54/93: Blogging for Books

This is a review through Blogging for Books. I was not paid, but I was given the book at no charge. 

A few months ago I lost two dogs. And not the they-went-wandering-off-into-the-woods kind of Lost. But the oh-shit-they-are-really-sick-and-there’s-nothing-we-can-do kind of lost. And it sucked. Our beautiful, long legged, constantly chewing 15-month old Potcake was coughing one night and four days later we held her in our arms while she struggled to breathe and we said goodbye. Our 11.5 year old Boston Terrier, who had braved months of physical therapy and a slew of medications, stopped walking and eating one day. We knew it was time. He passed just two months and five days after she did. Our hearts broke. Again. 

They were loved. As are the rabbits who mow our grass, the birds that hang on our feeders, even the &*&^%$$* chipmunk that lives in our garage/gutters/gardens. So, when I got the opportunity to read a copy of “My Gentle Barn,” in exchange for a review, I jumped at the chance, or rather, clicked. I had seen the Gentle Barn Facebook and while I have never worked on a farm I always greet the cows and horses as we make our way through Western Wisconsin. I love animals. I think they like me.
“My Gentle Barn” was a delight to read. It started a bit slow and I have to admit that although some of Ellie’s childhood stories seemed either unbelievable or exaggerated, it showed Ellie’s personality and character and her deep love and respect for animals. As the book progressed and the barn grew I found myself cheering for Ellie and the animals. As a working mother, I knew the battle she faced trying to do everything, and having a hard time letting go. When her second child is born and she refuses to leave her side, I had mixed feelings of “oh my god, get over it and let her gain some independence” and “I wished I could spend every waking minute with my own child-guilt, but I have to and want to work.” Despite some personality quirks, Ellie comes across as a loving and very patient, educated caregiver.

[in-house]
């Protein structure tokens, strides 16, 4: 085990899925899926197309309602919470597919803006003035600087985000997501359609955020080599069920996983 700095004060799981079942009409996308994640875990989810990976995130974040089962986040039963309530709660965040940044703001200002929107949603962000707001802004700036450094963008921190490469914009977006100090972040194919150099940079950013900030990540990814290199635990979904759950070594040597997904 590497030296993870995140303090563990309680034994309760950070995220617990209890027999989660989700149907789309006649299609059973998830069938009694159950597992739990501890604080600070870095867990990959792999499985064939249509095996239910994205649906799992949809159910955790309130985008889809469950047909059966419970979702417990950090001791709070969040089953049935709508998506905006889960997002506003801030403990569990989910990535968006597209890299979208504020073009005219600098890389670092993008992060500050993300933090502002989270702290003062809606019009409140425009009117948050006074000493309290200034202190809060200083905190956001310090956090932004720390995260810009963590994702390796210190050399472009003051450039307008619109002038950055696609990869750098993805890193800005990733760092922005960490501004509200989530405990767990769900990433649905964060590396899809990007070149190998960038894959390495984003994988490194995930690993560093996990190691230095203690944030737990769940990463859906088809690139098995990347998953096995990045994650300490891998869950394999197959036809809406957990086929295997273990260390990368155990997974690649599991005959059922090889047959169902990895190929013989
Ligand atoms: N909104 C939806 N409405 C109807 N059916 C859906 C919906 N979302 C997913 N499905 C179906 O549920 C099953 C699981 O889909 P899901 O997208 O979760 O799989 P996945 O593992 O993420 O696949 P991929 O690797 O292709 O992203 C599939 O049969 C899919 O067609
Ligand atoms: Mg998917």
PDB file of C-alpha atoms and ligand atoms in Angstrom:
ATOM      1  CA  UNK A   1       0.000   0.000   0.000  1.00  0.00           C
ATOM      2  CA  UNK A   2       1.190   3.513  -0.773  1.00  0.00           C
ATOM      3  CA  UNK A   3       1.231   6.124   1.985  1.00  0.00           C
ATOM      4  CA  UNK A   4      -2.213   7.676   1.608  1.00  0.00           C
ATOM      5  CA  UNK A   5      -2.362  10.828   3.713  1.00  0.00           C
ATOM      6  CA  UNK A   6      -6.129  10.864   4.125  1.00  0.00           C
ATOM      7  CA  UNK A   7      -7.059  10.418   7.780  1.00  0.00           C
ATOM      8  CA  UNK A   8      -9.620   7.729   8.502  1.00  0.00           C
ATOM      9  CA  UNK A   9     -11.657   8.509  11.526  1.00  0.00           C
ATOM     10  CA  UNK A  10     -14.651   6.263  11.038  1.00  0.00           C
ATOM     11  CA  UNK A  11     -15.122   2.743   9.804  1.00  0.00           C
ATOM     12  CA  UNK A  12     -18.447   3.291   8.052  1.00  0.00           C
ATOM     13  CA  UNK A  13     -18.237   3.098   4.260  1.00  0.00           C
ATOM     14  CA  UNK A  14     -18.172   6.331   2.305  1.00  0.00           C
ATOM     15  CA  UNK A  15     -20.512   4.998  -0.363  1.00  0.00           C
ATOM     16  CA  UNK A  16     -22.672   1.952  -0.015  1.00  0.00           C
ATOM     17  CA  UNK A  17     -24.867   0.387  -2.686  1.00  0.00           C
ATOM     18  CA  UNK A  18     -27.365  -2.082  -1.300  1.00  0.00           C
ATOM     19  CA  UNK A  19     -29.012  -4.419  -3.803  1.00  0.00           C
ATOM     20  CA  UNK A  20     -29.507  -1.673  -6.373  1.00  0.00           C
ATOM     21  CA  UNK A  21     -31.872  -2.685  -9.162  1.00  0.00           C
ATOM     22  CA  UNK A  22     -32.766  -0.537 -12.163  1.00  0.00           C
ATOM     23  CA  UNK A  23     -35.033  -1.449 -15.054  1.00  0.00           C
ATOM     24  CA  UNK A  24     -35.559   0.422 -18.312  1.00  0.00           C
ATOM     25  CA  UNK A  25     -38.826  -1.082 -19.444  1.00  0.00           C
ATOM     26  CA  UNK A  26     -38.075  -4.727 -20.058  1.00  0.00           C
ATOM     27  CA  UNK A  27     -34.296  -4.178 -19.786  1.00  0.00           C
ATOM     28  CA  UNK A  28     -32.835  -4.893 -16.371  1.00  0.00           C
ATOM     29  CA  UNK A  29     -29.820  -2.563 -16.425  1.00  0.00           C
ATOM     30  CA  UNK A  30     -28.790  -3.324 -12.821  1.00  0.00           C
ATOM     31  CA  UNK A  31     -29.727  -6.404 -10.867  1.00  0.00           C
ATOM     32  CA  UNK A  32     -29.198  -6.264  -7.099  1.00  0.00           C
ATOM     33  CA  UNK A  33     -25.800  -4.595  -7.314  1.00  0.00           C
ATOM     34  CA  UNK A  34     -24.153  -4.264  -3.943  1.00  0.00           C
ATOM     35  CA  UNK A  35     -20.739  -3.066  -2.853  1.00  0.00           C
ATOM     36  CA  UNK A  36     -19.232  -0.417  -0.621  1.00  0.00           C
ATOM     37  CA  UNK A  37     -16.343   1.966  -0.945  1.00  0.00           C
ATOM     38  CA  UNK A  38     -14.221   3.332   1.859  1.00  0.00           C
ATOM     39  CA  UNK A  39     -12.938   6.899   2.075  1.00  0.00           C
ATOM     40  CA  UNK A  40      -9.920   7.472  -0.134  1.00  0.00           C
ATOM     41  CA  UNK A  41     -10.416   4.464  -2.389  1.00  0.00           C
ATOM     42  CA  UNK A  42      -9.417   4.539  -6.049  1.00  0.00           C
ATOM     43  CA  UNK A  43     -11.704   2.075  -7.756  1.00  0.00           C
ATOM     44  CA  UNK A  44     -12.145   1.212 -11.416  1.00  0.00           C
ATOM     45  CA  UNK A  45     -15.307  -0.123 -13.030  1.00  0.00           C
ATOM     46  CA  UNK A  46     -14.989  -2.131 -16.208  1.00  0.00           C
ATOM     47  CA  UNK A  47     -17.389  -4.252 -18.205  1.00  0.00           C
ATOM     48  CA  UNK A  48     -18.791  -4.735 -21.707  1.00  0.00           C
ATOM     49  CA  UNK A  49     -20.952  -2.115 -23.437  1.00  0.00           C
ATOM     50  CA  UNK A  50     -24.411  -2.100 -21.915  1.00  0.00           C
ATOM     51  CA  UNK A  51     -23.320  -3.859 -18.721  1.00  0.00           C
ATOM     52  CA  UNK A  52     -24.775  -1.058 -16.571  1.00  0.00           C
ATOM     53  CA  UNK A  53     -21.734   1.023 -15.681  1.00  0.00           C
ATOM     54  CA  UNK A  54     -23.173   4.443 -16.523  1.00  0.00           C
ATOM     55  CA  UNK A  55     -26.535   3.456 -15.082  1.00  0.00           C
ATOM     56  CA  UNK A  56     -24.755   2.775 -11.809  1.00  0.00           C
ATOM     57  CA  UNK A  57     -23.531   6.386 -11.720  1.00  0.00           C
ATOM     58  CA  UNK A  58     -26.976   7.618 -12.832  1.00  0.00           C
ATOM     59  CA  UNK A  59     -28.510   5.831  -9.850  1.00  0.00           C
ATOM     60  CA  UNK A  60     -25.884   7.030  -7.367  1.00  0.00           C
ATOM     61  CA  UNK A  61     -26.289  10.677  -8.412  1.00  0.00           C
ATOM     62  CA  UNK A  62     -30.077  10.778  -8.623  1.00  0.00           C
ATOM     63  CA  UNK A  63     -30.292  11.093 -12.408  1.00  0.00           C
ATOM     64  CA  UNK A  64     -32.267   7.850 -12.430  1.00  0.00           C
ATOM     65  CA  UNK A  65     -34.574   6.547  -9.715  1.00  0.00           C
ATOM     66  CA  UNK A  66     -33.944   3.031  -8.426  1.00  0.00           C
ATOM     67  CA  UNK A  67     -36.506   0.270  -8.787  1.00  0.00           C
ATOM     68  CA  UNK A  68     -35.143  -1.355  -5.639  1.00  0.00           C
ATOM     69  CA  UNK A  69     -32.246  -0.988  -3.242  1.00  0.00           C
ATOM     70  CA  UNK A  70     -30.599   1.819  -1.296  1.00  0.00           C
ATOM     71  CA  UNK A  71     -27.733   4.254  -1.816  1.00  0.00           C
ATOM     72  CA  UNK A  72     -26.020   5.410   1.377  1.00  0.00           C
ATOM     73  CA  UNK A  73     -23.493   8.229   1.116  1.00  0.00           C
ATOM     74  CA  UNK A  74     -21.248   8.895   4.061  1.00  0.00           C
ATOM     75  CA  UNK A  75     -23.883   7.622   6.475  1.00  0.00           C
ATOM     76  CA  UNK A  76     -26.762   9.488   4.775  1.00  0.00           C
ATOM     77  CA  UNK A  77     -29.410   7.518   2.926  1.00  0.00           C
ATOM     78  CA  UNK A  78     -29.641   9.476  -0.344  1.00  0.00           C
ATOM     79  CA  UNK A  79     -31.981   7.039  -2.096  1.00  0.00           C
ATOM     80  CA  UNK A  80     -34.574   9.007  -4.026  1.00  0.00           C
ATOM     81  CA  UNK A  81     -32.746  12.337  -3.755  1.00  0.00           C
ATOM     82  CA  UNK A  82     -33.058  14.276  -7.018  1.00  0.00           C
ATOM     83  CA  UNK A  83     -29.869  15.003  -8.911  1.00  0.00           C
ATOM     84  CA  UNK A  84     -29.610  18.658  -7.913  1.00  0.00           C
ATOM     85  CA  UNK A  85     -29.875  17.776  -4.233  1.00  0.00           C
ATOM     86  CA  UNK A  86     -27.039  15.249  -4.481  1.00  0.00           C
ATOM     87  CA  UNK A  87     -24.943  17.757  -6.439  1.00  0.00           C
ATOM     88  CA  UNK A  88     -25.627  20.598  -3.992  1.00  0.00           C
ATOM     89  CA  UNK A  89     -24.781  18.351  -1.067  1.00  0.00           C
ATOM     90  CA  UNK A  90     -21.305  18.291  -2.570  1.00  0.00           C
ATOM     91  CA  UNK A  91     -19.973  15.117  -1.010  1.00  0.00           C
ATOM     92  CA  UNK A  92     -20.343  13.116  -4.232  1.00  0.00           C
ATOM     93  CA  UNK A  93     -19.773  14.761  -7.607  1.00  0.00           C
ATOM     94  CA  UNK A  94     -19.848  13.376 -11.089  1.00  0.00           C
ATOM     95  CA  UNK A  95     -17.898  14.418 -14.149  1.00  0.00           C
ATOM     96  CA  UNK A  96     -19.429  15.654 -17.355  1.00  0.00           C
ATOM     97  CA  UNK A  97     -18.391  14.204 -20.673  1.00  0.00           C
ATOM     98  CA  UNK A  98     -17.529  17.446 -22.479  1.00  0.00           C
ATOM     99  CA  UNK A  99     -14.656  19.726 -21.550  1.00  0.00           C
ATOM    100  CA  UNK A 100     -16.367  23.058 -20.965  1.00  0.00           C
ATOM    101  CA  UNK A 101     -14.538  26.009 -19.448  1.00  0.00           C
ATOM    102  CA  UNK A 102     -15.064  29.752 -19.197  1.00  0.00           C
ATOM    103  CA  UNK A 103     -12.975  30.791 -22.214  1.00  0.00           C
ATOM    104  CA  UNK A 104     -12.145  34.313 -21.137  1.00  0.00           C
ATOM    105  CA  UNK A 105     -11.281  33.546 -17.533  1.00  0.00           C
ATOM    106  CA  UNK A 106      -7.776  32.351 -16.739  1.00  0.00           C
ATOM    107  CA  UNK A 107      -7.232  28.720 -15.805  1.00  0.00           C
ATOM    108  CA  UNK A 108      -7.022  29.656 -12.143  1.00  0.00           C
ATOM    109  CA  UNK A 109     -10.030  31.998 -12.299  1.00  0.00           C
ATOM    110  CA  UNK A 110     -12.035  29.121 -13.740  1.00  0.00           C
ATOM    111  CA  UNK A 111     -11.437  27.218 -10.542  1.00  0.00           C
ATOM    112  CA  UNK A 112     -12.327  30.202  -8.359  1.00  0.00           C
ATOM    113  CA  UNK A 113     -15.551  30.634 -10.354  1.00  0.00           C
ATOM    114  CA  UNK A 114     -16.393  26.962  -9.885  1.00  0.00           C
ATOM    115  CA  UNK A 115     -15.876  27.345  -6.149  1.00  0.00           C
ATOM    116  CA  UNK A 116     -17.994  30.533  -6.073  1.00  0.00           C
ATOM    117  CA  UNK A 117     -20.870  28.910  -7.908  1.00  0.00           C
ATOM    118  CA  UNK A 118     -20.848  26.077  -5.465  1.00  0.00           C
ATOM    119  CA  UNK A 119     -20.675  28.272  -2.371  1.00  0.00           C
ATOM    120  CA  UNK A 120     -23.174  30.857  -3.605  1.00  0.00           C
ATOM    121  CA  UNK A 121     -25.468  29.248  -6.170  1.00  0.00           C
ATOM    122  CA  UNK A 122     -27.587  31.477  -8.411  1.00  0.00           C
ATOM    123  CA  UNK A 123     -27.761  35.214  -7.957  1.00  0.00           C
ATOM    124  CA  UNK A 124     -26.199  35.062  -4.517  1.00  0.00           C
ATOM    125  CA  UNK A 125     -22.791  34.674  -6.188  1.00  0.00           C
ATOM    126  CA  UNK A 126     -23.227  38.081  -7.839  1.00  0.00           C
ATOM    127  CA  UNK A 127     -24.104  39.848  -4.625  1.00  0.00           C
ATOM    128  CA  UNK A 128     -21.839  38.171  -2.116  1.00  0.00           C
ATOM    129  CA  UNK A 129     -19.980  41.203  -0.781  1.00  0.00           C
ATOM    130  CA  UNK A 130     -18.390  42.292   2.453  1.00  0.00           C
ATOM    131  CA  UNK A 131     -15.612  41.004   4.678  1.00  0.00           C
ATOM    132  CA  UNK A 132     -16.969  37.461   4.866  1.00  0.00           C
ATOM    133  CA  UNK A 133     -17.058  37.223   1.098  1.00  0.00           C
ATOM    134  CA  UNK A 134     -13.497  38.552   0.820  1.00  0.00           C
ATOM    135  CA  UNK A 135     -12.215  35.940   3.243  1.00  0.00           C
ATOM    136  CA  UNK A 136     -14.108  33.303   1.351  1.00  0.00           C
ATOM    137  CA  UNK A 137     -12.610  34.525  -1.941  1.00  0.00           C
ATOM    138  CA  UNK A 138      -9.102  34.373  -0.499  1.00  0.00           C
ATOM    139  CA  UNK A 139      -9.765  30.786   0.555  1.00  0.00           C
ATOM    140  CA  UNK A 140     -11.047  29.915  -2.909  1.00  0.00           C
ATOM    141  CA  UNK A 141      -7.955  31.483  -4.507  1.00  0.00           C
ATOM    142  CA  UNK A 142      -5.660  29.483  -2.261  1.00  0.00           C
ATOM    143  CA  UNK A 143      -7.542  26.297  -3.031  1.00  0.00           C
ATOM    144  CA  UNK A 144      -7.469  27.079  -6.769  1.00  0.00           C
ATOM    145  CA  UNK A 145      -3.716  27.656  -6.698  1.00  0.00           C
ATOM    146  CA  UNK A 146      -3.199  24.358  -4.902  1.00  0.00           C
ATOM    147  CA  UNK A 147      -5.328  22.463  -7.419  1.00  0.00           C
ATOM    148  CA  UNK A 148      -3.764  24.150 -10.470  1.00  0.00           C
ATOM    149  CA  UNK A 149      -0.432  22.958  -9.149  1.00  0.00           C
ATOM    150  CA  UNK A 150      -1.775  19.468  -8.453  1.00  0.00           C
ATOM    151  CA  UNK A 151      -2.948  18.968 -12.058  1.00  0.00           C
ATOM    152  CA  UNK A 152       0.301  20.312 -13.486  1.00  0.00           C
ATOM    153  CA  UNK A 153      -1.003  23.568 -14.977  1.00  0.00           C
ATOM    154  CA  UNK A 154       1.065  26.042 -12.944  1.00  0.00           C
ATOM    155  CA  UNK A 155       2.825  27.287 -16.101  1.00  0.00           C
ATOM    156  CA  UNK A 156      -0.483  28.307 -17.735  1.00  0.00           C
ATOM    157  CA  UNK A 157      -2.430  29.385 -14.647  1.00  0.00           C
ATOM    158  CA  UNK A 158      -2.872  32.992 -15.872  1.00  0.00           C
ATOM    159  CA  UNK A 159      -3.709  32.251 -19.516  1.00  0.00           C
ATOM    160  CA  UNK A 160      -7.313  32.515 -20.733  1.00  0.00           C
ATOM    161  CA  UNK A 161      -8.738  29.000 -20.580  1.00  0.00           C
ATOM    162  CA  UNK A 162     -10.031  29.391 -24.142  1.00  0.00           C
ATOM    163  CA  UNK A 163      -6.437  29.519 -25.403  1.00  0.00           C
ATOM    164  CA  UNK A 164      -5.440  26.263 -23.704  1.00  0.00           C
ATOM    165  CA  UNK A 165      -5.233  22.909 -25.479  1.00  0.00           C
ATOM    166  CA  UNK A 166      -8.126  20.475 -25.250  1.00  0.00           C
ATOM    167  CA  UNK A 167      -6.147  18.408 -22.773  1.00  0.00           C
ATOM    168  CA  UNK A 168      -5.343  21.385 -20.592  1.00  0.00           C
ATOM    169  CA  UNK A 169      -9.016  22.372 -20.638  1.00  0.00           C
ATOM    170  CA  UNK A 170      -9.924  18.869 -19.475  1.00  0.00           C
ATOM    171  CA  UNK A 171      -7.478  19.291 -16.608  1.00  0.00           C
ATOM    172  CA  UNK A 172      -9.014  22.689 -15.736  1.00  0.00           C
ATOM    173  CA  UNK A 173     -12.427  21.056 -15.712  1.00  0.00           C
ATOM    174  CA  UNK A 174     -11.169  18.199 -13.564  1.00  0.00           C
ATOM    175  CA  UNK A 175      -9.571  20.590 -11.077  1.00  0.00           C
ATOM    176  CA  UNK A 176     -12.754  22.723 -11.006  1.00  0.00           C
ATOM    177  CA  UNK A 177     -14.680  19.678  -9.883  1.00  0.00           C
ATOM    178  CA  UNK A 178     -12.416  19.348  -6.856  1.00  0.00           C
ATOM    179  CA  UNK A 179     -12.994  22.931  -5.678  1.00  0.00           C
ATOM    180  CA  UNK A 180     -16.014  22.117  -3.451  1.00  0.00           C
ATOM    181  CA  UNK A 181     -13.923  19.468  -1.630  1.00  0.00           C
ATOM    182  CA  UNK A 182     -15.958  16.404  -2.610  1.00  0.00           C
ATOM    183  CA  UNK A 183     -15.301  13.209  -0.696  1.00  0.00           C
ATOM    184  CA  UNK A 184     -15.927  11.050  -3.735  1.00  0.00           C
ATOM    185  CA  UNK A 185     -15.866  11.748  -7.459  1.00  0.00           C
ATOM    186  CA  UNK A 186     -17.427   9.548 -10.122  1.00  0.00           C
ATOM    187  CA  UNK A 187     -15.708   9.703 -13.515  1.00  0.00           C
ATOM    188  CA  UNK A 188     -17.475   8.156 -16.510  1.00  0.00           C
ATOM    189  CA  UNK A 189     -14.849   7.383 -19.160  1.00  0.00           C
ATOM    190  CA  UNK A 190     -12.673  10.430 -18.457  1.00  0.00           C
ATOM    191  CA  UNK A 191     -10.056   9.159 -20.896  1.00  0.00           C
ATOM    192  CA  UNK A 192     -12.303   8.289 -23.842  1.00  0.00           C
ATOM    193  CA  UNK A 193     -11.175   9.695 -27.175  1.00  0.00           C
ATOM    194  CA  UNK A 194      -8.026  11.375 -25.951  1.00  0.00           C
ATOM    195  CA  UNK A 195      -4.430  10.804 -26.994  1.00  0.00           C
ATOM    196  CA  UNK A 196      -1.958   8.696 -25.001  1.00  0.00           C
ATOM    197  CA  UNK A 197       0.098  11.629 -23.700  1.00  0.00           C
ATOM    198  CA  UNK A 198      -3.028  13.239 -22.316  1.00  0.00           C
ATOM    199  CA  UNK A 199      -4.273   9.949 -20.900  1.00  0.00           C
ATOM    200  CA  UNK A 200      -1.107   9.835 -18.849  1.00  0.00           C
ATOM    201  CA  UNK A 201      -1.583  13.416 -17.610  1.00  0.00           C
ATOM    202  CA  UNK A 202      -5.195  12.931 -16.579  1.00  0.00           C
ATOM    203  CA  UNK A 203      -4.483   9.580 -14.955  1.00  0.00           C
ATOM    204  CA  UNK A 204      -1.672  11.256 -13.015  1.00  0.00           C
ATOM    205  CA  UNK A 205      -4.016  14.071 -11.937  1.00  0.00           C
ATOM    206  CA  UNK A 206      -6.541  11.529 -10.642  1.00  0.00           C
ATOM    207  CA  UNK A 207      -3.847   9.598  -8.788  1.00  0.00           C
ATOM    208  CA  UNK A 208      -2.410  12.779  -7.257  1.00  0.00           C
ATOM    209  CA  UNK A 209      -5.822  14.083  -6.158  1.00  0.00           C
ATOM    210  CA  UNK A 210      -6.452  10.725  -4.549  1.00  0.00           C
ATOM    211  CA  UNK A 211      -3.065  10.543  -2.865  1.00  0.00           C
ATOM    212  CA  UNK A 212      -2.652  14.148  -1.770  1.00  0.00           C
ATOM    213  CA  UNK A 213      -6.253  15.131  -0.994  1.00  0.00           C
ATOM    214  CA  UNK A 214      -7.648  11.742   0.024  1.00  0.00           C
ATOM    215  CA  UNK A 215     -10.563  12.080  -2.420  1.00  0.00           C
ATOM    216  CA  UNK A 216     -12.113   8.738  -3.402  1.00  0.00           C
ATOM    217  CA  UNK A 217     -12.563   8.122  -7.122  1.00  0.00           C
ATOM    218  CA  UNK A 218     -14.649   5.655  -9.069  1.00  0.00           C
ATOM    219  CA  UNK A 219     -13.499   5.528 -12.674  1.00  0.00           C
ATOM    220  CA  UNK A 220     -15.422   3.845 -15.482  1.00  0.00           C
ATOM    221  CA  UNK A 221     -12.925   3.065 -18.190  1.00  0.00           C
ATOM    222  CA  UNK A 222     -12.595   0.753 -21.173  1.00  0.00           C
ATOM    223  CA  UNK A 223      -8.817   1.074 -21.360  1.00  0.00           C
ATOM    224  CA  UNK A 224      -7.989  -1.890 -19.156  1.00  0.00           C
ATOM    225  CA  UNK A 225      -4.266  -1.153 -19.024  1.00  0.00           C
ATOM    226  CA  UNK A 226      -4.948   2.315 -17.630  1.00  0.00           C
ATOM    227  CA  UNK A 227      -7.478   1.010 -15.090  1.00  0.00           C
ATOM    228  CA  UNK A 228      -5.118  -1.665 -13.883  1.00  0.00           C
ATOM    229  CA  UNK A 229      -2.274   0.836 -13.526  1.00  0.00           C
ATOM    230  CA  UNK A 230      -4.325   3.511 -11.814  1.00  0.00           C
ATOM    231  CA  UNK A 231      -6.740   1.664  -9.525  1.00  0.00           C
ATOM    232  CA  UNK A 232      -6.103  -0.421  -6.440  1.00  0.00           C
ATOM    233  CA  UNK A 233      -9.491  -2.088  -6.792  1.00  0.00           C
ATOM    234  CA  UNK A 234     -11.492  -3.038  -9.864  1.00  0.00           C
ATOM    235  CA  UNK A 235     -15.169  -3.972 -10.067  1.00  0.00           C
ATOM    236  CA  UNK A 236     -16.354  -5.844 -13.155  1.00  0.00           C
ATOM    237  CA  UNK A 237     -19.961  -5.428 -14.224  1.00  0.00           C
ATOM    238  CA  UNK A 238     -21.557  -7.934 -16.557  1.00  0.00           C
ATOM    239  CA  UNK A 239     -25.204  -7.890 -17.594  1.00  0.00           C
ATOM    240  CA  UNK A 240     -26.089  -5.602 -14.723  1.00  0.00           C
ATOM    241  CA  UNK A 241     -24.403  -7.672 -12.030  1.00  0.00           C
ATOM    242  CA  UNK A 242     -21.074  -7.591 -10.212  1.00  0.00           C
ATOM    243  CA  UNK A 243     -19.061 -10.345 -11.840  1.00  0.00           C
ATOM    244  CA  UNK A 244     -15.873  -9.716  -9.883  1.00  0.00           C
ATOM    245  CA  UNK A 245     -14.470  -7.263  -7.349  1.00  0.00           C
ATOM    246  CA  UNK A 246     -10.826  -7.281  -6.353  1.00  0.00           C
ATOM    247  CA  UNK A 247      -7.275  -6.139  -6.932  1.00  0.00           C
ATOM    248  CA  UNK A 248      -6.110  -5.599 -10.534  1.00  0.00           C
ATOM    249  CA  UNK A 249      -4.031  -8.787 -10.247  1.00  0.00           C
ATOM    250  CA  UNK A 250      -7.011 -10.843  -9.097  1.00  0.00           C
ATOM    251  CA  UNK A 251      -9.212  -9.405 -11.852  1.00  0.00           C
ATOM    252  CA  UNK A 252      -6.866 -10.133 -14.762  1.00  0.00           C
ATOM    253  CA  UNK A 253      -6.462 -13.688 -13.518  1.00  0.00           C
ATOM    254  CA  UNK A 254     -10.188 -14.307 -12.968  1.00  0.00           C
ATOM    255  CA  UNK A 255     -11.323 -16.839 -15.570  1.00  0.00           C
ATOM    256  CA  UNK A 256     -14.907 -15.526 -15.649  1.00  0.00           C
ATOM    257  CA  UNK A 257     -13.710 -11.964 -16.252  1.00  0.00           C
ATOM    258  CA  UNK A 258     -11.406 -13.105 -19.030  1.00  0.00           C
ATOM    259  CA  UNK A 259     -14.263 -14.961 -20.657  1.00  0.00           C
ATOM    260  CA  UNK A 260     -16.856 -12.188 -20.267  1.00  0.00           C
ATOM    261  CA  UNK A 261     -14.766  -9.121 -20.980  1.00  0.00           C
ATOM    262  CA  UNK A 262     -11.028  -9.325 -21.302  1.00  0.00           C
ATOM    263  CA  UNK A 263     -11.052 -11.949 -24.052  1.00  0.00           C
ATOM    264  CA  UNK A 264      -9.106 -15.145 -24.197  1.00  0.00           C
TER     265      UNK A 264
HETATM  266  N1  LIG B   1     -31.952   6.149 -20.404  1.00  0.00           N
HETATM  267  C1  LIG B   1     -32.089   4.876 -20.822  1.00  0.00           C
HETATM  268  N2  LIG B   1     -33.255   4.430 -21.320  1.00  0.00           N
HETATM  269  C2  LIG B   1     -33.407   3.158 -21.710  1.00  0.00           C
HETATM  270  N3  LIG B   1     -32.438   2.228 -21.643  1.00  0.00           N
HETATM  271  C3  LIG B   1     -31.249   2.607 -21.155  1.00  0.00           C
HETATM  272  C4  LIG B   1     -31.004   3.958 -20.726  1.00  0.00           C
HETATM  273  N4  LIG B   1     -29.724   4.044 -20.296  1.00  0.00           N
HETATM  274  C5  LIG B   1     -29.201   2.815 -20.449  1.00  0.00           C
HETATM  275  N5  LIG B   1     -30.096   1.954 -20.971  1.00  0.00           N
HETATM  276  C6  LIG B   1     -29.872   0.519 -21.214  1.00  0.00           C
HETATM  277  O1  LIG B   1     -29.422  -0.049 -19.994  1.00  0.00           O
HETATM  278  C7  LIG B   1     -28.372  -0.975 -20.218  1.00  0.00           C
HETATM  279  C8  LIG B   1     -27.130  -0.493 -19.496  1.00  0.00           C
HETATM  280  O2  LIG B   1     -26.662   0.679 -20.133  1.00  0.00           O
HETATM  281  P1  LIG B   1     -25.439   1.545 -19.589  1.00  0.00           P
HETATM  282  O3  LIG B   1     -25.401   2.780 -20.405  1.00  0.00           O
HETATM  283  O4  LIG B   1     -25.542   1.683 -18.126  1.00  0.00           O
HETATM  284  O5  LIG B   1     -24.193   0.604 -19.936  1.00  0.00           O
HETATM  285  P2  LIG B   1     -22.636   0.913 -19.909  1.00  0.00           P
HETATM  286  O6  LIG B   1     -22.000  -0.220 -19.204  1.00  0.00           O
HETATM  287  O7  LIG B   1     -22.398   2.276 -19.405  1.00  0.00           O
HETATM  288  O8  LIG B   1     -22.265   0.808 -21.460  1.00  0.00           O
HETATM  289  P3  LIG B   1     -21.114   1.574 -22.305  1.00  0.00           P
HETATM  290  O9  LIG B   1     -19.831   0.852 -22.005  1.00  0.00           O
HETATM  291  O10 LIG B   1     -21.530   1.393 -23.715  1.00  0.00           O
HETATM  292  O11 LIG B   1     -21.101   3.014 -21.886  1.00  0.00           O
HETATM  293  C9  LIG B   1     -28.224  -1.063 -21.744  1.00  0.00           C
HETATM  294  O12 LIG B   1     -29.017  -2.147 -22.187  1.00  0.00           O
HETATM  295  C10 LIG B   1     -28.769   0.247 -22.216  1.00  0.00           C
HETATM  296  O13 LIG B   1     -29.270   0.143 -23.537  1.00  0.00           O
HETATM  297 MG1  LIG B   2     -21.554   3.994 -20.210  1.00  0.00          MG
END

Read this book. If nothing else, to learn about these animals and more about where our food comes from. Don’t assume that the animals you’re eating were treated well. In fact, there’s a slim chance they were. But if you’re looking for more details on that, there are other books you should read. Read this book to see a dream come true and not just for Ellie, but for the hundreds of animals and people she’s helped, and continue to help.
A couple of weeks ago I found myself at a petting zoo. This wasn’t any petting zoo, as it focused on rehabilitated animals, mostly deer. Some of the animals were in pens (wolves, mountain lions, etc.) but most of the deer were roaming freely, often following us. The goats were behind fences, probably so they didn’t climb on us, as were the miniature horses, llamas and pigs. Have you seen the joy on the face of a five-year-old when I deer walks up and hugs your child? It was this joy that Ellie felt when she hugged her cows.
At the petting zoo I let my daughter ride a pony. Ellie would have disapproved, as she only walks the horses because riding them is degrading. I have to agree, and I haven’t ridden a horse since Girl Scout Camp. But as daughter rode, we asked the pony’s name. Stormy. And we spoke to him. We told him he was very handsome and s

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